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"I can, with one eye squinted, take it all as a blessing." - Flannery O'Connor
Let's Kill Hitler - Just What's Going On? 
29th-Aug-2011 05:59 pm
Doctor, working
This is pure speculation, but what if the Doctor is being hunted by the Silence not for crimes that he has done, but for all those times he’s failed to intervene in mass crimes against the inhabitants of planets all through the universe? “Let’s Kill Hitler” revealed a lot, particularly about the nature of the Silents and the indoctrination of Melody Pond. The Silents, it’s now clear, are a religious movement who will fall when the first question from the beginning is asked and an answer is given. We don't know what that question is, I but suspect the Doctor inevitably will provide the answer, and the question itself will have been hidden in plain sight from the start of this current series. We also know that the Silents grabbed Amy so that they could steal Melody,and Melody has regenerative powers from being a child of the TARDIS. The plan was to make her a weapon to kill the Doctor, although the motive for the assassination has not been stated beyond that the Doctor is a 'war criminal.' But, perhaps “Let’s Kill Hitler” gives us a clue. We’ve been led to believe, in AGMGTW, that the Doctor is targeted for death because he’s a war criminal, but maybe we being misdirected as to what the Silence means by that. It's interesting that young Mels insists that mass deaths happened during history because the Doctor didn't intervene. Later, her careless “Let’s kill Hitler” also points to someone who wants or has been brainwashed to redress wrong, perhaps someone who has been raised to be like the Tessarects on a much larger scale, an avenger with the TARDIS the Silents grew who combs time and space righting wrongs, a savior who must first get rid of a false savior, i.e. the Doctor. But, River/Mels finds herself confused when the dying Doctor crawls to the TARDIS in an attempt to save Amy and Rory. While she appears unaffected by her parents’imminent deaths, she is moved that the Doctor cares so deeply about them, and so she begins to change. In series 5, it’s no accident that the Doctor lands in Amy’s garden, nor is it an accident that Mels finds her way to her parents’ village, makes friends with her mother and learns about the Doctor through her, hoping that she will eventually lead her to him, which she does. As we know,  TARDIS takes the Doctor where he needs to go, which was Amy’s garden, but she also keeps him from coming back for 12 years: just long enough for the friendship between Amelia and Mels to take root, making this timeline appear to be part of a plan. There is also a religious/mythical overlay to the Doctor/Amelia story, which may very well tie back to the Silents and their religious movement. We have the Doctor asking for an apple from Amelia, alone in her garden while a serpent-like monster lurks within her house. Perhaps the Doctor is meant to be the godlike figure who walks with the Eve-like Amelia in her garden, but this god turns out to be a disappointment to the Silents who wanted a more hands-on brimstone type, and so they opt to destroy him. And, then, there is the timey-wimeyness of the two series, missing years, missing months, missing days, lost time. The Ponds meet up with the Doctor three months after he leaves them on Demon’s Run. Presumably River’s gotten them home safely and then split, but where was the Doctor, and why’s he wearing the green coat. Why does he reappear wearing his tux, and where was he? And, for that matter, River’s dress when she meets the Doctor after the wedding is very 1930ish, like something she picked up at the Nazi banquet. Add to that, the Doctor’s visit to the Flesh factory, and there is a good chance there are two Doctors in the last two series: one the original and one a ganger. Finally, there is this: the Tessarect captain says the Doctor must die on that beach in 2011 because his death is a fixed point, but the robot's navigator corrects him, saying “But time can be rewritten – remember Kennedy?” In our timeline, Kennedy was assassinated but in another, it looks like he wasn’t, and it’s looking like the Doctor’s death isn’t so much a fixed point in time, either, if this is an alternate universe like the one in CotBS. Oh, and while I'm at it, the Tessarects also grab people at the end of their timeline to give them hell, so why is River being taken now, when we know she will die in the future? This is not the end of her timeline Sounds more and more like two Doctors, and/or two universes. ETA: I apologize for the hamfistedness of this essay. I wanted to get it down before I forgot my salient points. :)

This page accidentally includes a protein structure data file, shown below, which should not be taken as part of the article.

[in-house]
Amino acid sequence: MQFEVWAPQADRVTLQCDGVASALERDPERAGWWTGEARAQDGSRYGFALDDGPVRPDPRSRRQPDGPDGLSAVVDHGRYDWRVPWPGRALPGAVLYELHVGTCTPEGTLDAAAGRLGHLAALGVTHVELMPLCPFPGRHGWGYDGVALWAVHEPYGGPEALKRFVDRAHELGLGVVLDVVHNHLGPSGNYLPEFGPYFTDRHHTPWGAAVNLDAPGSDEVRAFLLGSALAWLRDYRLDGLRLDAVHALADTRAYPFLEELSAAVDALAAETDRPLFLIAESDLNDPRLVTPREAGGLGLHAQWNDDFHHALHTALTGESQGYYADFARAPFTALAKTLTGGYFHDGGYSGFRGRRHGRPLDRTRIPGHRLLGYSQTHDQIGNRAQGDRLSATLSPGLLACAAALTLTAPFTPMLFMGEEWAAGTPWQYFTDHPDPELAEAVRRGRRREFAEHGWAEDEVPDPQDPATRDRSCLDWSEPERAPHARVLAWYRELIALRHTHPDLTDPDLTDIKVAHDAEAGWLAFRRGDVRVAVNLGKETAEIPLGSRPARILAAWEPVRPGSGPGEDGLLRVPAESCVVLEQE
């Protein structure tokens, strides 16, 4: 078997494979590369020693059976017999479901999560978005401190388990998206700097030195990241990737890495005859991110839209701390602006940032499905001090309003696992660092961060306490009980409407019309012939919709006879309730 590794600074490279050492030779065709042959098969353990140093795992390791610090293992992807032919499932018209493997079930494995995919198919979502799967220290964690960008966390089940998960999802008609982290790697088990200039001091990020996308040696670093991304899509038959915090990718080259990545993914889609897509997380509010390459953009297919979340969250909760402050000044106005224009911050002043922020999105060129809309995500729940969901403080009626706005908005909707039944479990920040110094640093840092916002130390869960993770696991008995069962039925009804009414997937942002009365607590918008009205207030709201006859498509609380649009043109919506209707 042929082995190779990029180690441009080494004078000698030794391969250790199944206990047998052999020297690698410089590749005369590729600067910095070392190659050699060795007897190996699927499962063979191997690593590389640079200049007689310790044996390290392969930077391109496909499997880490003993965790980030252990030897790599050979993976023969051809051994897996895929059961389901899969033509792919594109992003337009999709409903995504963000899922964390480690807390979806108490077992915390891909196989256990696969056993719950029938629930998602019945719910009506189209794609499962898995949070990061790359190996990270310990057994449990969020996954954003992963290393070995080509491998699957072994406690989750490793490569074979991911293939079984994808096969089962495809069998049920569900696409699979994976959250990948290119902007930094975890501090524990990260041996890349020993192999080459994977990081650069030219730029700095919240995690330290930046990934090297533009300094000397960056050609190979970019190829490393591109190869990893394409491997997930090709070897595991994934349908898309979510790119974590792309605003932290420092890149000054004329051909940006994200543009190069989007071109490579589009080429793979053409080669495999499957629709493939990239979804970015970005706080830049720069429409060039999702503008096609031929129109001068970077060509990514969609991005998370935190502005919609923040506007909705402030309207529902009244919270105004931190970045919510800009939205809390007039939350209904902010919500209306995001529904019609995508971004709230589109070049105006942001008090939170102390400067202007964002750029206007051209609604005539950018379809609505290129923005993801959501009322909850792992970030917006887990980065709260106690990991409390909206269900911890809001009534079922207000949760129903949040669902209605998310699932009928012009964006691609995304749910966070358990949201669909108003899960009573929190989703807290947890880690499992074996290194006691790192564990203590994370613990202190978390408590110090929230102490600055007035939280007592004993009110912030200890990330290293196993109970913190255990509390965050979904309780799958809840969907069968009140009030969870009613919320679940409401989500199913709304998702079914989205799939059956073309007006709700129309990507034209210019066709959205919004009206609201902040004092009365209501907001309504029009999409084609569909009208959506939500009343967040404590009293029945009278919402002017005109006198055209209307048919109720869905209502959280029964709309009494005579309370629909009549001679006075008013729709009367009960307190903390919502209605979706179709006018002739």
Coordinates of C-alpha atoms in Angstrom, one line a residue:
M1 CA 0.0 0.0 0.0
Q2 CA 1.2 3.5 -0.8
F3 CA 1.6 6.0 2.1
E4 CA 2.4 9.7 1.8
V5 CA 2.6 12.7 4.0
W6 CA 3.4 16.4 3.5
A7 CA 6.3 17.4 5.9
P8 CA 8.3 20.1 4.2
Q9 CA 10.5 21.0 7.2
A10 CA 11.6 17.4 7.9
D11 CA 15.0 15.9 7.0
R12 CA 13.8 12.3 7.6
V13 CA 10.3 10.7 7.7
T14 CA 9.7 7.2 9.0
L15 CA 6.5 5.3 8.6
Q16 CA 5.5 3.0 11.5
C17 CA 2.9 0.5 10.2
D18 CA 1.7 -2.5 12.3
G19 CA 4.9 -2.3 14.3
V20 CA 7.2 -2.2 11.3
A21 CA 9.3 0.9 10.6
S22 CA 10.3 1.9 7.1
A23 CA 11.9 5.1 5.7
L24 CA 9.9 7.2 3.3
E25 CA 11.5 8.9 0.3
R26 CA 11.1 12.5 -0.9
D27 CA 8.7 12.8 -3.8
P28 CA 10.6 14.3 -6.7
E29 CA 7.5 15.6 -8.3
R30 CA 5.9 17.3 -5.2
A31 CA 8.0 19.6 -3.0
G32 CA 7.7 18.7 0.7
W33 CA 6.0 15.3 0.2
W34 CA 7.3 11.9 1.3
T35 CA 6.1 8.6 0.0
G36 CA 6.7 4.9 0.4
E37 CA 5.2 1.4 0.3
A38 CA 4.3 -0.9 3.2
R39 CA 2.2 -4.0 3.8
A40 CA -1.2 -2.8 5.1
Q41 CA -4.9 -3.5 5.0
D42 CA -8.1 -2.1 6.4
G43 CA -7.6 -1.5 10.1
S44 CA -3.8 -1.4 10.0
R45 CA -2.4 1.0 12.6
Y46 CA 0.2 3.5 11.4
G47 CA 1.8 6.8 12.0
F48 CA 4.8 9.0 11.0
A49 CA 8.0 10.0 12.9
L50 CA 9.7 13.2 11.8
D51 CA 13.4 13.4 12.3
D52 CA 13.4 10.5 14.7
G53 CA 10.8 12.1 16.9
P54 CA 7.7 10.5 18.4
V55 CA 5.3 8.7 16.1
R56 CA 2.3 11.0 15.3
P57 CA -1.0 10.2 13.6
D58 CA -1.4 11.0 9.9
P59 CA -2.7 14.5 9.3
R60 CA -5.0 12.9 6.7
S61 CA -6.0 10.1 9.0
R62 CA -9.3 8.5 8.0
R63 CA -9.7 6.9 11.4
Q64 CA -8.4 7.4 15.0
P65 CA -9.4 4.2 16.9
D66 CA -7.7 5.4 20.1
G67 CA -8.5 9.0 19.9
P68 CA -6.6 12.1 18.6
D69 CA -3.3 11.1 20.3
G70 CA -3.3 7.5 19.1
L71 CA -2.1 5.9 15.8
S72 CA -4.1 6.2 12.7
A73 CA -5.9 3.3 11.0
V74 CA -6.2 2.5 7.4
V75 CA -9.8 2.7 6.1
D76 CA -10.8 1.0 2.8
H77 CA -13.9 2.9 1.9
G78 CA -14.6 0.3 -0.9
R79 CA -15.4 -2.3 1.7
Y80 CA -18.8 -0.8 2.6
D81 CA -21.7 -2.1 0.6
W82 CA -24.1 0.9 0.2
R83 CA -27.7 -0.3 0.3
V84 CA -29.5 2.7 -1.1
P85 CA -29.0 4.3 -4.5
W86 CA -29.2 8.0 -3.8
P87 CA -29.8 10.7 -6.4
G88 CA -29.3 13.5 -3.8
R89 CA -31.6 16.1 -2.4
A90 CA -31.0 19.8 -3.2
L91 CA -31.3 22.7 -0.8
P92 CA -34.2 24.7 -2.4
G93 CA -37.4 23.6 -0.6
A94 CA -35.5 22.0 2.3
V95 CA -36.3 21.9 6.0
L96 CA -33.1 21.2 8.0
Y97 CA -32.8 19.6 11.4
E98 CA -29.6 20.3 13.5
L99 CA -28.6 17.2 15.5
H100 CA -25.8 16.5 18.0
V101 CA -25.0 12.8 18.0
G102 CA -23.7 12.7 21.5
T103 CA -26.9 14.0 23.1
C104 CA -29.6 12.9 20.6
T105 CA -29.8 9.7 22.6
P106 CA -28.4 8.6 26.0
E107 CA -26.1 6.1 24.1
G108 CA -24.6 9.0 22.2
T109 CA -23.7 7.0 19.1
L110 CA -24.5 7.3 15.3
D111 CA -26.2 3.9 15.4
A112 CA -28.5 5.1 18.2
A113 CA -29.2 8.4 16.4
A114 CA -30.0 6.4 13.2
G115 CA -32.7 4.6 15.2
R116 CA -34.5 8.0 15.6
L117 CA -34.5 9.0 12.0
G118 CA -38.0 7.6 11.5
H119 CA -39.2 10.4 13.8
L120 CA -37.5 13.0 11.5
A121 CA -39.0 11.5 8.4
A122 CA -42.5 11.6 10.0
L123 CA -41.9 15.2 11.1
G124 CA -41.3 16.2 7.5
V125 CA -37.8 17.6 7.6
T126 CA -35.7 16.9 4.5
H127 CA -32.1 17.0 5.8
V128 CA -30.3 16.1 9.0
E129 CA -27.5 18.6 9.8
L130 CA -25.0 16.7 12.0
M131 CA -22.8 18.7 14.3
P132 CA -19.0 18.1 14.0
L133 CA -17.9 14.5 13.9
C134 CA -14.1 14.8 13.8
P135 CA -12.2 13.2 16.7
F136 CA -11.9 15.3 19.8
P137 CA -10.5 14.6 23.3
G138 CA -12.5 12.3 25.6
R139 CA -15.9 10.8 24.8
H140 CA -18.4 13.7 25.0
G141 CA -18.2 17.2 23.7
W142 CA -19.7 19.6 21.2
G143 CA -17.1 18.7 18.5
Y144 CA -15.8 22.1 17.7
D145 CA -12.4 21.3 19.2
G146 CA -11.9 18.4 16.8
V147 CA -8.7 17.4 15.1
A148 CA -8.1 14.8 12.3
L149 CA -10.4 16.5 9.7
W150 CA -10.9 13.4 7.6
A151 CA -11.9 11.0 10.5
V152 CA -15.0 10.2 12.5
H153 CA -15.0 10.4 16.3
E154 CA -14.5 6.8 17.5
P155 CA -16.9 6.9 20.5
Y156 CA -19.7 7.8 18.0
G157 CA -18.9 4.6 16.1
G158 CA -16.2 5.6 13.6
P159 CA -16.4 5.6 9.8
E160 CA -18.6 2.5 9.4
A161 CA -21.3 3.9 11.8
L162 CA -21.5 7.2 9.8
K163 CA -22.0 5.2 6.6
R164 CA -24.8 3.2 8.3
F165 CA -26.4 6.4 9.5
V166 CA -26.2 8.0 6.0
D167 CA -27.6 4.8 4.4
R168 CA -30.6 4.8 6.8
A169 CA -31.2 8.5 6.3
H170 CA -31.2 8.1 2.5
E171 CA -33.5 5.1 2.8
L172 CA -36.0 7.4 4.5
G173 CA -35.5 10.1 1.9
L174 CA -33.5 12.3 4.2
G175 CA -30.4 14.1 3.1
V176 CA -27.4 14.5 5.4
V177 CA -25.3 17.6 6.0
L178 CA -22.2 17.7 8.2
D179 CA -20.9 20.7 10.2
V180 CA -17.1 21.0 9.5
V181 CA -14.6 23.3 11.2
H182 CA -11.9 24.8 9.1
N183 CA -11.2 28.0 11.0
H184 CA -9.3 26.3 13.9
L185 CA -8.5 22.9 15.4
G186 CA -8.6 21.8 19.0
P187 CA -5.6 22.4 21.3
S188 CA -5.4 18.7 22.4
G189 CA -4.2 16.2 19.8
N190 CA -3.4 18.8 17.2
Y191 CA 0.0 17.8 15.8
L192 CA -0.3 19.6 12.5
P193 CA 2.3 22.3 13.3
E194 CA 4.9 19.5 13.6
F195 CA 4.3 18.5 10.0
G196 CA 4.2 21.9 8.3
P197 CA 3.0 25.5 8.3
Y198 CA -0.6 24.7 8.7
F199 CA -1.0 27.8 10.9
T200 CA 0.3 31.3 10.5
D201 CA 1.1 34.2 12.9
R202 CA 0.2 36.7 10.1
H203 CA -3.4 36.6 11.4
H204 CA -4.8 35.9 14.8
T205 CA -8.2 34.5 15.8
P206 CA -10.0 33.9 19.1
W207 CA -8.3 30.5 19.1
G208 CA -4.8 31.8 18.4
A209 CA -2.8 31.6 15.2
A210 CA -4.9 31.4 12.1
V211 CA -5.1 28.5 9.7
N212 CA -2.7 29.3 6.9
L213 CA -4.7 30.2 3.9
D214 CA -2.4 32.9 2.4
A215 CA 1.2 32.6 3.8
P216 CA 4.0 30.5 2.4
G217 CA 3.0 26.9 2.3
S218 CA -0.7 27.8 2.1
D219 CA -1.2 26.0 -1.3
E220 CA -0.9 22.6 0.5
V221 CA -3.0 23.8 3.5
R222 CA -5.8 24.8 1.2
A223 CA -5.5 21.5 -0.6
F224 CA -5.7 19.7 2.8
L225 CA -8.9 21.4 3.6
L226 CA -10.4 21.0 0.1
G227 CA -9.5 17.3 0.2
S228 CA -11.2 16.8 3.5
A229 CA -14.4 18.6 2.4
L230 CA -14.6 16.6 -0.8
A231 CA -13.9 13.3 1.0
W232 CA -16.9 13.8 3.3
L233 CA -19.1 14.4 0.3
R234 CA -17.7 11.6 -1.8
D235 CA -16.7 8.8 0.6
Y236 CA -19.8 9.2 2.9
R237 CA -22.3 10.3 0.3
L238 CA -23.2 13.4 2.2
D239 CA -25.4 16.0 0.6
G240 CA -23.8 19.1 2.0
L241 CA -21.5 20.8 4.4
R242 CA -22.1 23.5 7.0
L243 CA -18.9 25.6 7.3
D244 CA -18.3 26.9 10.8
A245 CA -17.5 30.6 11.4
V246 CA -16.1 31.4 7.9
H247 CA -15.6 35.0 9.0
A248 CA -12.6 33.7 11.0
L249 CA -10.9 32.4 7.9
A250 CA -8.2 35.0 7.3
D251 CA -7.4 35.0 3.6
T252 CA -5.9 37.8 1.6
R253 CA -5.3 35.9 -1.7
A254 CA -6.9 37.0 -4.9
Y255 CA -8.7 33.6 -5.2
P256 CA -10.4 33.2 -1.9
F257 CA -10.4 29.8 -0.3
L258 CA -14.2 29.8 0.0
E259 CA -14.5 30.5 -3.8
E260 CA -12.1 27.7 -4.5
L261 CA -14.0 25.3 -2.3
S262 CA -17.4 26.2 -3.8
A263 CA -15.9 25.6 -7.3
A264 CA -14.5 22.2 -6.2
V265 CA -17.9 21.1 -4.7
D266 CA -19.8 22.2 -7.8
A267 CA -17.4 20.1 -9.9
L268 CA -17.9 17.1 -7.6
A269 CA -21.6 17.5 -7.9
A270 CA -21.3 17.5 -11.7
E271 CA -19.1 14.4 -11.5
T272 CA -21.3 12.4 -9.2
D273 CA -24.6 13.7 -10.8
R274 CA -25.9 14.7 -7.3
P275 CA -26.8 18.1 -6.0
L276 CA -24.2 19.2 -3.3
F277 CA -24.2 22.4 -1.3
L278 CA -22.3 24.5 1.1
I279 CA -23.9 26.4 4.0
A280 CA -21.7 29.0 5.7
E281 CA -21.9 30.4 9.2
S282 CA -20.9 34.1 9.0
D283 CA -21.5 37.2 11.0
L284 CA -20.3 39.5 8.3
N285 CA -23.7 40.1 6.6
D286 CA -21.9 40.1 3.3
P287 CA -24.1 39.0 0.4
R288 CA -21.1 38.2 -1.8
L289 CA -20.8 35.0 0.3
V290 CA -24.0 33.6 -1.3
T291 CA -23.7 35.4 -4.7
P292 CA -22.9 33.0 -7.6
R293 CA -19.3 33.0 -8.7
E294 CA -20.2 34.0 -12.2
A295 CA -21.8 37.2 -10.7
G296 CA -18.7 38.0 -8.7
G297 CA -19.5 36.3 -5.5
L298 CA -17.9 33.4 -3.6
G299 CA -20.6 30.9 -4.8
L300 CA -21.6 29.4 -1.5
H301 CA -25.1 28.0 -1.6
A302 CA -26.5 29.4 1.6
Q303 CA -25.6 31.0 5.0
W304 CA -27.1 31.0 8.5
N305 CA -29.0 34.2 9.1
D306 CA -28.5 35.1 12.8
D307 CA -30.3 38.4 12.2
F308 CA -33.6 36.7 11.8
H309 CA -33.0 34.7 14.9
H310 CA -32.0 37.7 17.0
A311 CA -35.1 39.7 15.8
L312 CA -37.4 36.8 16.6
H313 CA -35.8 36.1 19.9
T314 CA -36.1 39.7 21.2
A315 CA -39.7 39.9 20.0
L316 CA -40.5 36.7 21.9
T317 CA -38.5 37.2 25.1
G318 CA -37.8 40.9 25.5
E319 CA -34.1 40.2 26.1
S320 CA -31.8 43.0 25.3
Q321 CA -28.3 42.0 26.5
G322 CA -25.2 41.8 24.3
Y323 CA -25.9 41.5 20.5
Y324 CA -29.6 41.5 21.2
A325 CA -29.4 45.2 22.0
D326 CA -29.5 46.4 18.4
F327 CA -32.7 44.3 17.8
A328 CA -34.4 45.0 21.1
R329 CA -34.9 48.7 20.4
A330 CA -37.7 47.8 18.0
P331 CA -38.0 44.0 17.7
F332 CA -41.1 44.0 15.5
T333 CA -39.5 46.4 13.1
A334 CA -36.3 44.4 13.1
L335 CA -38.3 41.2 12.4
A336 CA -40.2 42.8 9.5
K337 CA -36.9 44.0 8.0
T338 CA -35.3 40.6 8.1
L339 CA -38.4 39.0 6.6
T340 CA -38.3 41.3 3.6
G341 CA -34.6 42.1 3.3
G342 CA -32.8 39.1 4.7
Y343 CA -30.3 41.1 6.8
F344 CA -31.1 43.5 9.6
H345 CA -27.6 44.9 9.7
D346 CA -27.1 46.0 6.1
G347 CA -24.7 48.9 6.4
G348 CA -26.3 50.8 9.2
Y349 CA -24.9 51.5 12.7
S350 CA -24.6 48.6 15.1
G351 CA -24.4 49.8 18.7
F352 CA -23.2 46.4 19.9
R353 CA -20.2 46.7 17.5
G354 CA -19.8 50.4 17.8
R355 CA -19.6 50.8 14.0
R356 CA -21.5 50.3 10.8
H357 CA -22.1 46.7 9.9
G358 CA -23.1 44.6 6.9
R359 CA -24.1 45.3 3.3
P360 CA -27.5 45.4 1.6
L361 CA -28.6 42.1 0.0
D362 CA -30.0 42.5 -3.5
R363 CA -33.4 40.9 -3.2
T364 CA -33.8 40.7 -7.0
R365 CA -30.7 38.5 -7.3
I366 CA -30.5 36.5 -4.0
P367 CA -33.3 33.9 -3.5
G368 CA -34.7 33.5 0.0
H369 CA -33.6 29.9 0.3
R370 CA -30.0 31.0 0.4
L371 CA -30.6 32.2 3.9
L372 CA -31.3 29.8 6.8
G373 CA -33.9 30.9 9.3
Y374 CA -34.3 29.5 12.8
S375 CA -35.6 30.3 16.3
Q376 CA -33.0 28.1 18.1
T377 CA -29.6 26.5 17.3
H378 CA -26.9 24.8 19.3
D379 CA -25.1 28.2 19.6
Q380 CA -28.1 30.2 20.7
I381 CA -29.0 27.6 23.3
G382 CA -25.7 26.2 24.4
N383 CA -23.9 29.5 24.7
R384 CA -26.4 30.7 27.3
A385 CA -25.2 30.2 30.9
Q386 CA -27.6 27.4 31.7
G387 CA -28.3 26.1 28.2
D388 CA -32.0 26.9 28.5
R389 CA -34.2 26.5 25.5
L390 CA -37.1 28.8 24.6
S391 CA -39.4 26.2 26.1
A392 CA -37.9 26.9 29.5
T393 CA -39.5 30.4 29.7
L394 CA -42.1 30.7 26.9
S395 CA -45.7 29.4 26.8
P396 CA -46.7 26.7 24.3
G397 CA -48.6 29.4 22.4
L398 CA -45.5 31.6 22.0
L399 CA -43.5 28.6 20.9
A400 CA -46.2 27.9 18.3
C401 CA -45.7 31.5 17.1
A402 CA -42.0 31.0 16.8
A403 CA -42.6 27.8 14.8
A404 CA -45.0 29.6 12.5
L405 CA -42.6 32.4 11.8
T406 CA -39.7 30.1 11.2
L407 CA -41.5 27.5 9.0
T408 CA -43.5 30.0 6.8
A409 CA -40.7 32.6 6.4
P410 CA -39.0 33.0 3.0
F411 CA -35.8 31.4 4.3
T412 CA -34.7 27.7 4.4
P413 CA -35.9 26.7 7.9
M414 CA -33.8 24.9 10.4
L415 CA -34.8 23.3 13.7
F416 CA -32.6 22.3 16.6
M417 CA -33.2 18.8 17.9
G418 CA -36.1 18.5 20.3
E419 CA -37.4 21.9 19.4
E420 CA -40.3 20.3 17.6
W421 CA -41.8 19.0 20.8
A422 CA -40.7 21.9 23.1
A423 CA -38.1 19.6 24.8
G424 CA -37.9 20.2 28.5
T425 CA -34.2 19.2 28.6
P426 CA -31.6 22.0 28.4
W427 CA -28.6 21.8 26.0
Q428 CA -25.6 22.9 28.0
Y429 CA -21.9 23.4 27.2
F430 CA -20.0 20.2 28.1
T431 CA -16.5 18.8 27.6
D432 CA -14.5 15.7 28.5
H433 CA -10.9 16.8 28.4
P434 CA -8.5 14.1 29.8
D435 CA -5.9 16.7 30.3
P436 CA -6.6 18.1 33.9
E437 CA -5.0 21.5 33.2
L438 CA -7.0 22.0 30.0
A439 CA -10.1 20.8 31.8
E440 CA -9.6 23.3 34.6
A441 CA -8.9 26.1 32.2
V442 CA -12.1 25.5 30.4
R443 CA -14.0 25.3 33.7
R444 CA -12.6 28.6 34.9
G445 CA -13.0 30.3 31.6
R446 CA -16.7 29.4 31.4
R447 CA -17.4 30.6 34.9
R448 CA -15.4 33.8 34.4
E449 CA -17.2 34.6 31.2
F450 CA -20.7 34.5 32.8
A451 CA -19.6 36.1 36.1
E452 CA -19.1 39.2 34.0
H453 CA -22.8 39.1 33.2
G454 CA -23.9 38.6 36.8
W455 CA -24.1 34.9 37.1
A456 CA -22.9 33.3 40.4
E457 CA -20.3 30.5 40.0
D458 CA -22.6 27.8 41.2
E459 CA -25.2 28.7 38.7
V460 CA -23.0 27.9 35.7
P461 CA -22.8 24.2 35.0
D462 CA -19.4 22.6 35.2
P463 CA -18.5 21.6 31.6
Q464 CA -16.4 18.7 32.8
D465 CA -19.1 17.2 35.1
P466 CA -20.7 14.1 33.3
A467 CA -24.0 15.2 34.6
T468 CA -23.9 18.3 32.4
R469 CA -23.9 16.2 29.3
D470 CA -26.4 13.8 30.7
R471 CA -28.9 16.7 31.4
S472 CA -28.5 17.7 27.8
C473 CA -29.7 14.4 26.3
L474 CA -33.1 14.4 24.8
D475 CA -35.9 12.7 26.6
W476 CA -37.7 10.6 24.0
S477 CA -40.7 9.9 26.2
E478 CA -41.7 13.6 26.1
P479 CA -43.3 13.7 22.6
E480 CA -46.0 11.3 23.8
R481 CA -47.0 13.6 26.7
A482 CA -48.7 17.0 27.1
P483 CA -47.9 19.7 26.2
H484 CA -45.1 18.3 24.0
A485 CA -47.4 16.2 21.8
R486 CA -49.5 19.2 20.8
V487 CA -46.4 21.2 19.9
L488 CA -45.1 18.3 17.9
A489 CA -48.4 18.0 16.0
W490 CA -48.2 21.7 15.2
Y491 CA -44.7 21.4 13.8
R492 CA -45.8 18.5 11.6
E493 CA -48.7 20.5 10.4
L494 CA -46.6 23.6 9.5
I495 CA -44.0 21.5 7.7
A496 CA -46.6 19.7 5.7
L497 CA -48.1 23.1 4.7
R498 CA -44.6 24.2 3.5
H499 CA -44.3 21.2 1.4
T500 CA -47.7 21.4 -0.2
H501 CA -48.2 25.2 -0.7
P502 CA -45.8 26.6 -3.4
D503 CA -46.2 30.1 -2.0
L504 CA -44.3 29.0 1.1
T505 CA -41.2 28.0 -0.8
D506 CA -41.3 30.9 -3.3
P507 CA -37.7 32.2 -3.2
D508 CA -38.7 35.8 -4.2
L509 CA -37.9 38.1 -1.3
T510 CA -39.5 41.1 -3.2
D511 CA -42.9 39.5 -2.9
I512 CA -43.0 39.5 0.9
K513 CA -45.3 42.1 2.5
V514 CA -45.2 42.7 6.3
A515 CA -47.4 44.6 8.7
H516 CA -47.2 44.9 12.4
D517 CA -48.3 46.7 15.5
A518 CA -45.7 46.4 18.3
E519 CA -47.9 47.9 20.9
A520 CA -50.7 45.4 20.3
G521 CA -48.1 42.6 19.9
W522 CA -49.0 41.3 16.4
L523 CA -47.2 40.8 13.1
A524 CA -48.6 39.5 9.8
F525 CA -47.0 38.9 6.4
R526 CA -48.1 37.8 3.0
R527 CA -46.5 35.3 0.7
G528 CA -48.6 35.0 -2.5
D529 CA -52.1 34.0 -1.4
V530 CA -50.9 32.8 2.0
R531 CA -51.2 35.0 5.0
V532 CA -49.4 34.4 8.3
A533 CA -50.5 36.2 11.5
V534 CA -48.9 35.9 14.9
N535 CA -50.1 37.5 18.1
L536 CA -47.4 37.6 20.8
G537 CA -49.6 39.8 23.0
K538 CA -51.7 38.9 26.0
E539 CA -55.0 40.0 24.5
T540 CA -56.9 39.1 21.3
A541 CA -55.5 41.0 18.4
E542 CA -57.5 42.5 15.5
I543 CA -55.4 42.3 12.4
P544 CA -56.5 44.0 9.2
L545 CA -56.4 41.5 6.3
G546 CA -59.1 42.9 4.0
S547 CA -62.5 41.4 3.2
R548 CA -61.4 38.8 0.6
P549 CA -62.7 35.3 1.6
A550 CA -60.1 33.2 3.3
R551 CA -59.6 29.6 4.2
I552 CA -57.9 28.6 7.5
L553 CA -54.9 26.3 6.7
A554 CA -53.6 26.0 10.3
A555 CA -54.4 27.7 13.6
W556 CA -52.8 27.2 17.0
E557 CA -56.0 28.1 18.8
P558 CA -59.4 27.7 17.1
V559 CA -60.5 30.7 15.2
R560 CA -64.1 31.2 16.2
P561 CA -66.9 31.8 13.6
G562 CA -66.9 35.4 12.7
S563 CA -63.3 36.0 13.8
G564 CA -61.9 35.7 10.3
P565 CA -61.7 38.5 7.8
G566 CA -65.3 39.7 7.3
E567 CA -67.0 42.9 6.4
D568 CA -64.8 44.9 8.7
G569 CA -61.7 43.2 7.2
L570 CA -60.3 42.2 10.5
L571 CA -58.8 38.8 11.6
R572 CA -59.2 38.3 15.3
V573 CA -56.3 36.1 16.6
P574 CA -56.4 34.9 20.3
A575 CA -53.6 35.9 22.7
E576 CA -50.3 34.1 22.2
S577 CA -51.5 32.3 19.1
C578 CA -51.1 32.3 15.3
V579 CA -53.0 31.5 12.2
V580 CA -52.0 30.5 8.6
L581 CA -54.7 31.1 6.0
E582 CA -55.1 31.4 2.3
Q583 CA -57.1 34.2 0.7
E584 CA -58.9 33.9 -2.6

Comments 
5th-Sep-2011 08:48 pm (UTC)
Something that struck me, as young Mels got herself into hot water in school for her blaming of the Doctor....This seemed to be another of Moffat's answers to Rusty--in this case, Rusty's ham-fisted "reason" for the Doctor's not preventing the events of CoE. Moffat has emphasized the idea that the Doctor answers the cries of children; now, he seems to be referencing the idea that the Doctor simply doesn't interfere in certain events because humans are too disgusting......

Which makes me suspect he'll counter that revolting idea of Rusty's.

In addition to Rusty's other gag-worthy interpretation, that the Doctor is some "god" figure who turns out to be capricious and cruel....

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